Craig & Willoughby

Brian Willoughby

Photograph by Paul Demmitt©
Photograph by Ani McNeice©
Photograph by Paul Demmitt©

I had violin and piano lessons, but was hopeless on both. I got my first guitar at 14 and it became my world. I’ve still got that instrument and I’m amazed that I persevered with it,--it’s unplayable to this day!

I was in several r’n’b bands in the 60s, playing electric guitar, but visits to The Strawberry Hill Boys’ Folk Club at The White Bear in Hounslow, converted me to acoustic guitar and I didn’t play electric again until I was about 23. One of the guests at The White Bear, was Maureen
Kennedy-Martin, who had a brilliant American guitarist accompanying her. I was a student at Regent St. Polytechnic at the time and I was on the entertainments committee, booking artists for the Folk Club. I booked Maureen, but she turned up without her guitarist. My pal Trevor Wallis (who still has my old Levin Super Goliath) suggested to Maureen that I could accompany her and she invited me to do so. I played with her for the next few years, often with Ron Chesterman, from Strawbs, on double bass. During that period, Strawb Dave Cousins played on a Mary Hopkin album and she then needed a guitarist to tour with her. Dave had some tapes of my music and played them to Mary and Tony Visconti, her husband-to-be. I auditioned for the job with Mary on my 22nd birthday and spent a very happy  couple of years playing with her around the world.

I then joined the BBC Radio-favourites band Foggy, featuring Yorkshire’s Lennie Wesley and Danny Clarke.

Maureen Kennedy-Martin and I had met the Australian pop group New World  on a TV show in Scotland and I kept in touch with them. When their guitarist left, I was invited to join and I worked with them for the following three years. My next job was with Joe Brown, who is still one of my favourite players. The sound engineer who worked with New World, moved on to Roger Whittaker and when Roger was looking for a guitarist, my name was put forward. I enjoyed my time with Roger, but I was itching to be in a rock band! I joined No Sweat, whose bass player, Dick Dufall, had worked with me in New World, but had also been in Fire with Strawb Dave Lambert. No Sweat were the first band to be signed to Pete Townshend’s Eel Pie Records and werecorded at his state-of-the-art Oceanic Studios. Our drummers included Strawb Tony Fernandez and Iron Maiden’s Nico McBrain.Throughout the 70s, I played guitar on many recordings, including TV themes, advertising jingles and numerous records. I even played on a Monty Python album!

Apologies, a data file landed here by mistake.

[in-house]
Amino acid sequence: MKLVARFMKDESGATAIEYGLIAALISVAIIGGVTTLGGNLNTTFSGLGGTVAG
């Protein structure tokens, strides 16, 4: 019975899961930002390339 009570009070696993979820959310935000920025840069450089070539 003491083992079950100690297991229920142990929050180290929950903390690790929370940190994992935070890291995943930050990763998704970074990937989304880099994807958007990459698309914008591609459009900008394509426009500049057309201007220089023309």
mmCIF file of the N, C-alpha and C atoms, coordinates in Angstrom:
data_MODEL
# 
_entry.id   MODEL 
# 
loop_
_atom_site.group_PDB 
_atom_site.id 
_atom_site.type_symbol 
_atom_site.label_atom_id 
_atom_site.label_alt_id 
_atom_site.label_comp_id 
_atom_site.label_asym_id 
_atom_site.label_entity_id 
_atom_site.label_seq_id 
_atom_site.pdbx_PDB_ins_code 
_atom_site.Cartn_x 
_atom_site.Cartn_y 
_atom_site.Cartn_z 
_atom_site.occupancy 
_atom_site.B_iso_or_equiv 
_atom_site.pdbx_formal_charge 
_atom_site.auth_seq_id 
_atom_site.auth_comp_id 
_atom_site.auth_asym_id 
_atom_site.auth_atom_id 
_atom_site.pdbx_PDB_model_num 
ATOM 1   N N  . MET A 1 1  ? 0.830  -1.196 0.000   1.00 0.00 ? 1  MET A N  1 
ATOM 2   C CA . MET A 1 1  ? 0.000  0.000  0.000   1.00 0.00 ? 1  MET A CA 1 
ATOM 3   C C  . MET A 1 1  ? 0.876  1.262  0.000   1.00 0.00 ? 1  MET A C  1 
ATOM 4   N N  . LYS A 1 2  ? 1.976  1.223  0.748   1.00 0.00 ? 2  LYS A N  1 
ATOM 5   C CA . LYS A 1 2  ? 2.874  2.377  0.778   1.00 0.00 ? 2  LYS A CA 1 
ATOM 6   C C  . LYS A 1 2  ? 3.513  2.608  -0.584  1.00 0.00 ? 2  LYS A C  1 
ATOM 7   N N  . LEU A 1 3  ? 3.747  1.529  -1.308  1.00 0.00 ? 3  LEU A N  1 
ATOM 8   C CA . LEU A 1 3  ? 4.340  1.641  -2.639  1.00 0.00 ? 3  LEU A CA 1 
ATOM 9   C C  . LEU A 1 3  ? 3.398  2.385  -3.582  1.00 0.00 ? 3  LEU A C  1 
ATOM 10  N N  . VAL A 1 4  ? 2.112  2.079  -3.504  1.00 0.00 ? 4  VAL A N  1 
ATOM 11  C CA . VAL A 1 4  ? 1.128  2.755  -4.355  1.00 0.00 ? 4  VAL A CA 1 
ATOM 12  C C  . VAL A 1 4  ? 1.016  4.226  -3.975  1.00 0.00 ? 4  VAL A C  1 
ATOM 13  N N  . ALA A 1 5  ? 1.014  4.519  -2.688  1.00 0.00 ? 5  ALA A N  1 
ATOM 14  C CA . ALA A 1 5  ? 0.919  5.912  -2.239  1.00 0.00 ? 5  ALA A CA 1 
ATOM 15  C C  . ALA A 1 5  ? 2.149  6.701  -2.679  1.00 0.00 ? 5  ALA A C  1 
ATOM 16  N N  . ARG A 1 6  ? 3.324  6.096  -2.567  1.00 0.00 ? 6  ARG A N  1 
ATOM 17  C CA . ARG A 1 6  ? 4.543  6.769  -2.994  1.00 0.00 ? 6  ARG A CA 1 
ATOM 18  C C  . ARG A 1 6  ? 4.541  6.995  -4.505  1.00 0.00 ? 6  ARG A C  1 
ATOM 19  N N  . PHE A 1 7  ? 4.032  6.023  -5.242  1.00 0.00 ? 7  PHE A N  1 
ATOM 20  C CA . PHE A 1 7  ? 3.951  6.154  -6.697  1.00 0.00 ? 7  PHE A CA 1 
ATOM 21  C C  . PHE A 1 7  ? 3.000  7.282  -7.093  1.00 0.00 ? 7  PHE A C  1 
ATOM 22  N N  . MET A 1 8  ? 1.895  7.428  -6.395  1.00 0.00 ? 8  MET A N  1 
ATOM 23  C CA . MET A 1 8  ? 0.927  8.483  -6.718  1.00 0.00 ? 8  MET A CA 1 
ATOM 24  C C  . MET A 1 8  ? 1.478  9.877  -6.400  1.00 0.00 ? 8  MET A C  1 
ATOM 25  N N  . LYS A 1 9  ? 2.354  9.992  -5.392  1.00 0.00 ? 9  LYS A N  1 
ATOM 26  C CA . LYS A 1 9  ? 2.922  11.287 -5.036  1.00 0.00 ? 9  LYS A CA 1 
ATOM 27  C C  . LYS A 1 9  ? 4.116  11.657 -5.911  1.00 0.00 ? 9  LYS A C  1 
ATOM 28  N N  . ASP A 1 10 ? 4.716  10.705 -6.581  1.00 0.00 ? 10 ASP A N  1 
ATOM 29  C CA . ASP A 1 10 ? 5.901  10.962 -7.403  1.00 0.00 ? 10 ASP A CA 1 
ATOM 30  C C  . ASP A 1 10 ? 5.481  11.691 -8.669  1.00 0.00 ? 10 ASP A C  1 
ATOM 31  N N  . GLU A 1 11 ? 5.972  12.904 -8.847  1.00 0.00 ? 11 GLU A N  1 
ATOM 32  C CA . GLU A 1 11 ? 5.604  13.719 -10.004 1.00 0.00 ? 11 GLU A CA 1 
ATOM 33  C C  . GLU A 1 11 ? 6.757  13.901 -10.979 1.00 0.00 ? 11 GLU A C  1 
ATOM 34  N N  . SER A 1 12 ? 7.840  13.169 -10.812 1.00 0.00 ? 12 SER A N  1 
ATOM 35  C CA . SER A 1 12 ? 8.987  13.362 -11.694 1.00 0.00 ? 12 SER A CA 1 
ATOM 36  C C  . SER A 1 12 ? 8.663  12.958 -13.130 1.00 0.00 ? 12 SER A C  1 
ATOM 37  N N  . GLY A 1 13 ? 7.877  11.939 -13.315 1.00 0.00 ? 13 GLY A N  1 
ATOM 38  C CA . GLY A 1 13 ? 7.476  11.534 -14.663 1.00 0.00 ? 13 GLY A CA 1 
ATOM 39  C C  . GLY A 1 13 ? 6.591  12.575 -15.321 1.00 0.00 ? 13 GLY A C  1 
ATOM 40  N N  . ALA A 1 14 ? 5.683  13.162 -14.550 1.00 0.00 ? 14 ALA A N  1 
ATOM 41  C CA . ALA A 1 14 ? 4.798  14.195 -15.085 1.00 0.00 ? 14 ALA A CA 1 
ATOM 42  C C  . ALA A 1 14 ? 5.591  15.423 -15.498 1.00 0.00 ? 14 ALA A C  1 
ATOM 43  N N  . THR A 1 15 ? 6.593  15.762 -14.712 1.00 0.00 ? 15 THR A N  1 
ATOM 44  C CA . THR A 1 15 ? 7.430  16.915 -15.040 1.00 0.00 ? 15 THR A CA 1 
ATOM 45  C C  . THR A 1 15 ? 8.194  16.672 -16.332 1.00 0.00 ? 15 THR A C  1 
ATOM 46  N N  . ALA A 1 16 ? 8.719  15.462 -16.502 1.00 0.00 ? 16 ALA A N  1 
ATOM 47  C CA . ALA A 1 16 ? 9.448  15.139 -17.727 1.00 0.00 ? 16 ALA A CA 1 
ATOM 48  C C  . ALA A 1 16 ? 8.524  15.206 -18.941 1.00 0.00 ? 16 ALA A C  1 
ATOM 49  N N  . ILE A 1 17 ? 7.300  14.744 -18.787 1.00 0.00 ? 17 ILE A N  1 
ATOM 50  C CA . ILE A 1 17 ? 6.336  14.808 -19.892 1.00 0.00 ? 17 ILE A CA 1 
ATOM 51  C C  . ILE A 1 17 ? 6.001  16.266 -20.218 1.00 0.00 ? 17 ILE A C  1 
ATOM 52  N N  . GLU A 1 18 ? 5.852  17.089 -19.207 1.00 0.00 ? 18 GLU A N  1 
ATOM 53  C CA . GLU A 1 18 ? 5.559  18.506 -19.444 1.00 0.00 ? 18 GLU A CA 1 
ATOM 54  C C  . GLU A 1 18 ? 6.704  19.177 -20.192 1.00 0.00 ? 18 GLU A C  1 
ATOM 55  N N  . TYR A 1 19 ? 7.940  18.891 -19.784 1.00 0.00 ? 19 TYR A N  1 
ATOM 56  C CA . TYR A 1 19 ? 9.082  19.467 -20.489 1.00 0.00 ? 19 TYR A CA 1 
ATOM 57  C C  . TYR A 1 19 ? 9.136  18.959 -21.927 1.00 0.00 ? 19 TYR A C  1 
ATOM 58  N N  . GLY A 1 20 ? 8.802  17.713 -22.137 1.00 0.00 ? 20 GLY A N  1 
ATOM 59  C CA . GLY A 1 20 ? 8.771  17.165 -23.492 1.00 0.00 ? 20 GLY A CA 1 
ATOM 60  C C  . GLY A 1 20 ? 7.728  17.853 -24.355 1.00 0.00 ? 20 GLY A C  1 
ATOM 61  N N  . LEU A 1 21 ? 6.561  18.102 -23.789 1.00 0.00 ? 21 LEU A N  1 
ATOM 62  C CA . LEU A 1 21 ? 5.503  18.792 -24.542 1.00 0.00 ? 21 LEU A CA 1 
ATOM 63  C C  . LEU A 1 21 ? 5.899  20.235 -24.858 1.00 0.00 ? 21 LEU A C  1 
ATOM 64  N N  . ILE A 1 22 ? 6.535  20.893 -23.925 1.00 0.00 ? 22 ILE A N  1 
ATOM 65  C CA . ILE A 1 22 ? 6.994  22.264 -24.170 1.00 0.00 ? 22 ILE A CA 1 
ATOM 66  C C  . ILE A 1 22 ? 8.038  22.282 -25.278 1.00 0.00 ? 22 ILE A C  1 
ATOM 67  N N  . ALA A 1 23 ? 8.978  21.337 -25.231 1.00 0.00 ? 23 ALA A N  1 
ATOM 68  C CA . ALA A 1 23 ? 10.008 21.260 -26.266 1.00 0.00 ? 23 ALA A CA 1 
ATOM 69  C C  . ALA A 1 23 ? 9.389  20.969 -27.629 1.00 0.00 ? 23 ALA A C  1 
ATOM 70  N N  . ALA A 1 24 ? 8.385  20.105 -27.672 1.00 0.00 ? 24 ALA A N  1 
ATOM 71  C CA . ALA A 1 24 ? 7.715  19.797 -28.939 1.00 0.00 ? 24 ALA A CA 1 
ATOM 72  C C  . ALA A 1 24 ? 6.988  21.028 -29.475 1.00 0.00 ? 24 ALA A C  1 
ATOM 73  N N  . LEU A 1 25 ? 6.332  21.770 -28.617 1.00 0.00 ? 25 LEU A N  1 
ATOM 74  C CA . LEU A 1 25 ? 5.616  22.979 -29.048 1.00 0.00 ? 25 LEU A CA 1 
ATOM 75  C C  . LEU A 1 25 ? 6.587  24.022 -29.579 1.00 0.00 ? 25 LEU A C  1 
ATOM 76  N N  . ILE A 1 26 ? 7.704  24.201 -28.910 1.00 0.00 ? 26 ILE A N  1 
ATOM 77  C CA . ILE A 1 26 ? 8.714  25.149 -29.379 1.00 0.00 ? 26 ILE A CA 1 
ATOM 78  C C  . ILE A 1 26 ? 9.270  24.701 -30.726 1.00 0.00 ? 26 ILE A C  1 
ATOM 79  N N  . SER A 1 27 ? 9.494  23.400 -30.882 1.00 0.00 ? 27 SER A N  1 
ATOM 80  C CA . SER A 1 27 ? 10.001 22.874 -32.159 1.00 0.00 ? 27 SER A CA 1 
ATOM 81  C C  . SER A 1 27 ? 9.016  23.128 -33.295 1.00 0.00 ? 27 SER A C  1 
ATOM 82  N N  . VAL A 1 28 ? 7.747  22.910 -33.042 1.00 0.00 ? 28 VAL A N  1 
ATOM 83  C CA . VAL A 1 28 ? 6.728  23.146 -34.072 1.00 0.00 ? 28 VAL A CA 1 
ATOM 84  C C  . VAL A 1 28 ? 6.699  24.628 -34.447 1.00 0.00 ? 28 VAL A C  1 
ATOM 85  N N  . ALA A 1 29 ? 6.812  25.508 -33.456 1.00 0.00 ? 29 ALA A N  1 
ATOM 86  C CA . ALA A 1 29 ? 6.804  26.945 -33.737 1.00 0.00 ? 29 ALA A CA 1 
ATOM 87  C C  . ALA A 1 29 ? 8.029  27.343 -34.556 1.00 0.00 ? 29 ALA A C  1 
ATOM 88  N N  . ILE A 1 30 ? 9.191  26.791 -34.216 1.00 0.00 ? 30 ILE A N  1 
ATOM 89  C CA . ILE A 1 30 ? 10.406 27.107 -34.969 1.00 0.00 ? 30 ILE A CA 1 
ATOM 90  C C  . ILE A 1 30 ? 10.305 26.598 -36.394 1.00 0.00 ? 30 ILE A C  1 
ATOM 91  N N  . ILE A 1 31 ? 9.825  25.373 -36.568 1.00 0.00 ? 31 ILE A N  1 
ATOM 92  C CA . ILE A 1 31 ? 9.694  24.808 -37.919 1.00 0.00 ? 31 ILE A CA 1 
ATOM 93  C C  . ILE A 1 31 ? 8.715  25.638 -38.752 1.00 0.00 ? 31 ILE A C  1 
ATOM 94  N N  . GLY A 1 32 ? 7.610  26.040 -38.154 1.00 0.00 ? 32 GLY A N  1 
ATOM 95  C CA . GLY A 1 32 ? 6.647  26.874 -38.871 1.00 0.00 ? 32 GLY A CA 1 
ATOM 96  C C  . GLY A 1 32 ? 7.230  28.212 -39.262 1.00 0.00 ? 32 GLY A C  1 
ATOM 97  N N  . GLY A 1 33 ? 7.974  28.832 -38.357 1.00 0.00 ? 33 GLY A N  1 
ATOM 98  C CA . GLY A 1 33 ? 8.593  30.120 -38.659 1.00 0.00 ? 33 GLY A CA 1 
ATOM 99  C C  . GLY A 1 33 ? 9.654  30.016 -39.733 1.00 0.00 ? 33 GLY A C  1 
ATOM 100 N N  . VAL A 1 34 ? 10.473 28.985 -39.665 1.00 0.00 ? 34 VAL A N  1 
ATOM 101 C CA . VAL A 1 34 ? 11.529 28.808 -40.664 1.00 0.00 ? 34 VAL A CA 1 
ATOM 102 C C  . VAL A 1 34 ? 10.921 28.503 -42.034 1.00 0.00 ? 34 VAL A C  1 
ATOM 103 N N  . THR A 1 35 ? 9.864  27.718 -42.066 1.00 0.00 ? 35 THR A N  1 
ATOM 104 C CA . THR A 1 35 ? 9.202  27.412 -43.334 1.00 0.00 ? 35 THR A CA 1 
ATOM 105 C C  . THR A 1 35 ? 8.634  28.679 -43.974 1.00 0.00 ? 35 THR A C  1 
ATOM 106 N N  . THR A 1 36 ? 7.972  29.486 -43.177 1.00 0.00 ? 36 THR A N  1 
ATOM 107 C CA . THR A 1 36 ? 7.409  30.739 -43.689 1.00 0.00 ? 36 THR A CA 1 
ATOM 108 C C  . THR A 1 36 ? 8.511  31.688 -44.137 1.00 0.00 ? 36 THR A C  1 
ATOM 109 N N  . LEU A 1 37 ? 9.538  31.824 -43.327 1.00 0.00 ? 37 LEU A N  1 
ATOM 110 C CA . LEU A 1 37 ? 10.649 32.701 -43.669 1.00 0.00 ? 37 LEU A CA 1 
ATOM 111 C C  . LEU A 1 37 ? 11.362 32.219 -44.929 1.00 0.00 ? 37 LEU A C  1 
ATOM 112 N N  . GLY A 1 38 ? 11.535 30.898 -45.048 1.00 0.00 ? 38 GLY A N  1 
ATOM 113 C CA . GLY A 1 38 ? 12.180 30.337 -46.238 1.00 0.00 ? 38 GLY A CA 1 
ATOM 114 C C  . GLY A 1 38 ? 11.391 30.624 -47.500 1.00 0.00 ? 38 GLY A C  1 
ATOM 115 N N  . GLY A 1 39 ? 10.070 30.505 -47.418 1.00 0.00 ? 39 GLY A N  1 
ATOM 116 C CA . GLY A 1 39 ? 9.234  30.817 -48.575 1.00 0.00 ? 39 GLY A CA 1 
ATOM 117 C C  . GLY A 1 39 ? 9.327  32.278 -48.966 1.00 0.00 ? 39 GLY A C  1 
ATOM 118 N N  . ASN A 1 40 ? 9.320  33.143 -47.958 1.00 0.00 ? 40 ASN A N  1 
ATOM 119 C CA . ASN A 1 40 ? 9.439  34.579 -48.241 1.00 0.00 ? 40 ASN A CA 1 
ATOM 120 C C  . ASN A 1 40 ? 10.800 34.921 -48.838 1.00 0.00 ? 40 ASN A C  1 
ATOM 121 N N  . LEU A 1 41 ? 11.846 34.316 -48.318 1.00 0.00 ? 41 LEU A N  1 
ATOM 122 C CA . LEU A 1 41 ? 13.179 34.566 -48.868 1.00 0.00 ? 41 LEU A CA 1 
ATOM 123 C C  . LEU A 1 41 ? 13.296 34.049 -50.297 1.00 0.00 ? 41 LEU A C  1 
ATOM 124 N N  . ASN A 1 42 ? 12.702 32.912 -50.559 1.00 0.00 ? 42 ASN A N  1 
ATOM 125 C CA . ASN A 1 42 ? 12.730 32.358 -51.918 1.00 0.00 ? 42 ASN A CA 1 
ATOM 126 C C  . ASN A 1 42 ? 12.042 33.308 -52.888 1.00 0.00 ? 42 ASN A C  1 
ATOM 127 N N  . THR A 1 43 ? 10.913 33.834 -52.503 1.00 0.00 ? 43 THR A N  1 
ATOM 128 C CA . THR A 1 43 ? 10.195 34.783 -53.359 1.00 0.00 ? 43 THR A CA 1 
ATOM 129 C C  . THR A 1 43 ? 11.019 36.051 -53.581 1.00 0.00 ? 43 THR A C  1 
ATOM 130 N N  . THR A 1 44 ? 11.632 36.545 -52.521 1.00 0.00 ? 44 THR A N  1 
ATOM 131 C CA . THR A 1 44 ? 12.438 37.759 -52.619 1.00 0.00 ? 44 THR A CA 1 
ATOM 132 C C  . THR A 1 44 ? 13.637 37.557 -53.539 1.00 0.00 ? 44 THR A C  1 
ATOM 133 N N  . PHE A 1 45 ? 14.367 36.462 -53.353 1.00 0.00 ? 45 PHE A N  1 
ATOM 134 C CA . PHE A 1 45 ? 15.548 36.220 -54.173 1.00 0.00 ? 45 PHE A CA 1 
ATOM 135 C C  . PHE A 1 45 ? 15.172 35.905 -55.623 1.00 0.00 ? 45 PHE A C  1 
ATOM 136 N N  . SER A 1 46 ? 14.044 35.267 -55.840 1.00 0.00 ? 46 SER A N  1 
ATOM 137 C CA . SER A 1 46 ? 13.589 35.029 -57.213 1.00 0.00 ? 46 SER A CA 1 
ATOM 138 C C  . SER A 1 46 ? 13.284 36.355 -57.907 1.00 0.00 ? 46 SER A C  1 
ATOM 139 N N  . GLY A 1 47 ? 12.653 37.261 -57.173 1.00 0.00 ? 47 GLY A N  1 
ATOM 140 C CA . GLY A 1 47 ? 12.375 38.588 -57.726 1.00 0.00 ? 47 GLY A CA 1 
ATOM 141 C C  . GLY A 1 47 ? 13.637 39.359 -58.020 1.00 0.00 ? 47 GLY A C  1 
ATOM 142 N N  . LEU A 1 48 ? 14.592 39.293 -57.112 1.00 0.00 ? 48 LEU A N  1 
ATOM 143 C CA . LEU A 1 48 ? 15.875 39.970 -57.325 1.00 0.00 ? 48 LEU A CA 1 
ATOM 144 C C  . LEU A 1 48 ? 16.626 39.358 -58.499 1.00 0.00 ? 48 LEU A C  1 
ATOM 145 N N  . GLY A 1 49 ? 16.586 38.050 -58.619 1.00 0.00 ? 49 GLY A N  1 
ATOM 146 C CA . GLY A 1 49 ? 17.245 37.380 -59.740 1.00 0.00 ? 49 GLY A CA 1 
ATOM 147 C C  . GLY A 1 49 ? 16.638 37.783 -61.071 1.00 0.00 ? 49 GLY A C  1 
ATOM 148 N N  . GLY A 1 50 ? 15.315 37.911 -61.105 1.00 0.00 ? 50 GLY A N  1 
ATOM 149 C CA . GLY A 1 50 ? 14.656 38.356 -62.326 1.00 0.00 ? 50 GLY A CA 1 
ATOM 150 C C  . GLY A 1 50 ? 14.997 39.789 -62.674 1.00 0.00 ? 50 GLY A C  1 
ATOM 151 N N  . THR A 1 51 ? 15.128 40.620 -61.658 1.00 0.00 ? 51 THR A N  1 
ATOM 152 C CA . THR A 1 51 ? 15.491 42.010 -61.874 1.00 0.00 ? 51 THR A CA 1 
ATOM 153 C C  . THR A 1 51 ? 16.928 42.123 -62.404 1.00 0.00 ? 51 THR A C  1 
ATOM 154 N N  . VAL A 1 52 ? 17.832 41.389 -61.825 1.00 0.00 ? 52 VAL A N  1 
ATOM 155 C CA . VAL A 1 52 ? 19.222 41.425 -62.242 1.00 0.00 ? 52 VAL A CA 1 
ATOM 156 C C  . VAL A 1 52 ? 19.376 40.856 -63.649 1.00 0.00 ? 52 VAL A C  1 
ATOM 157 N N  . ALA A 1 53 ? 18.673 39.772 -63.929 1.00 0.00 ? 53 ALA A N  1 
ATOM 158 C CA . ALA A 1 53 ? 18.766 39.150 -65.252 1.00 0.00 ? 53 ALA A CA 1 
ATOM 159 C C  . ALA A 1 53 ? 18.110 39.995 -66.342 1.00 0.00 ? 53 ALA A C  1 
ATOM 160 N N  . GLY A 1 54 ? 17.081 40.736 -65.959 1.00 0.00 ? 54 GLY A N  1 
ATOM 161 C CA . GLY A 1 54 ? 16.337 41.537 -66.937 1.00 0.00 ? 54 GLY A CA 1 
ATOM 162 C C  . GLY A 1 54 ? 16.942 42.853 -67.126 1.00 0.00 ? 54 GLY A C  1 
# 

When Dave Lambert left Strawbs in 1978, Chas Cronk saw me playing with No Sweat. He reported back to Dave Cousins, who invited me to do some Folk Club dates with him and subsequently, to join the band.

I played with Strawbs for 26 years, but carried on working with other artists, including Nanci Griffith and Scottish pop singer Jim Diamond.

I forged a strong friendship with Sweet’s Brian Connolly and he and I wrote several songs and worked live together, with Strawbs Chas Cronk and Tony Fernandez.

I was also part of Strawbs offshoot bands The Monk (I was awarded a gold album from Canada), High Society, Turkey Leg Johnson and Sound Thrashing.

In between Strawbs activities, I kept busy in Twickenham pub bands, with great musicians like Tom McGuinness, Lou Stonebridge, Willy Finlayson, Steve Whalley, Chris Hunt, Alan Coulter, Steve Mullens, Sam Kelly, Jackie Lynton, Steve Francis, Duncan Gillies, Mike Thomson, Brian McDade, Ian Sorbie and many other popular characters.

Nanci Griffith invited me to play on her “Other Voices Too” album and tour and I subsequently accompanied her on UKtelevision and on BBC Radio, with a 52-piece orchestra.

I also played on her “Amazing Grace” single.

I left Strawbs  in August 2004, to concentrate on my work with Cathryn Craig, whom I had met in Nashville when she came to sing a demo of a song I wrote with singer-songwriter Michael Snow.

I invited Cathryn to sing and co-write on my first solo album, ‘Black & White’ in 1998. Mary Hopkin also sang and co-wrote on that record.

Cathryn and I wrote ‘Alice’s Song’, which was recorded by Strawbs and released in aid of The National Autistic Society’s Year of Autism Awareness.

Cathryn and I then recorded ‘I Will’, I played on her ‘Pigg River Symphony’ and I released  the instrumental CD ‘Fingers Crossed’.

Our song ‘Rumours of Rain’ was released as a single in aid of children who are victims of war. That recording featured 26 international stars, including Tom Paxton, Nanci Griffith,

Ralph McTell, Martin Carthy and members of Lindisfarne, Steeleye Span, Fairport Convention, Pentangle and Strawbs.

The new Craig & Willoughby album ‘Calling All Angelsfeatures Amen Corner / BeeGees drummer Dennis Bryon, Poormouth bassist Phil Rynhart, violinist Antonia Pagulatos (Damon Albarn, Mark Ronson, Madness, etc.), Mama Mia Musical Director Alastair Gavin on keyboards, Rainbow singer Doogie White, my Dad on accordion(!) and Mary Hopkin singing a duet with Cathryn.

 Also in 2009, I accompanied the Irish songwriter Danny Ellison his “800 Voices” UK visit.

Craig & Willoughby were invited to perform both as a duo and as part of a Strawbs line-up, at the band’s 40th. Anniversary celebration, at Twickenham Stadium, in September 2009.

I continue to work with The Three Mustgetbeers, beside mygood friends “Dr.” Bob Lewis and “Big John” Evans, playing country blues on the West London Pub Circuit.

Contact Craig & Willoughby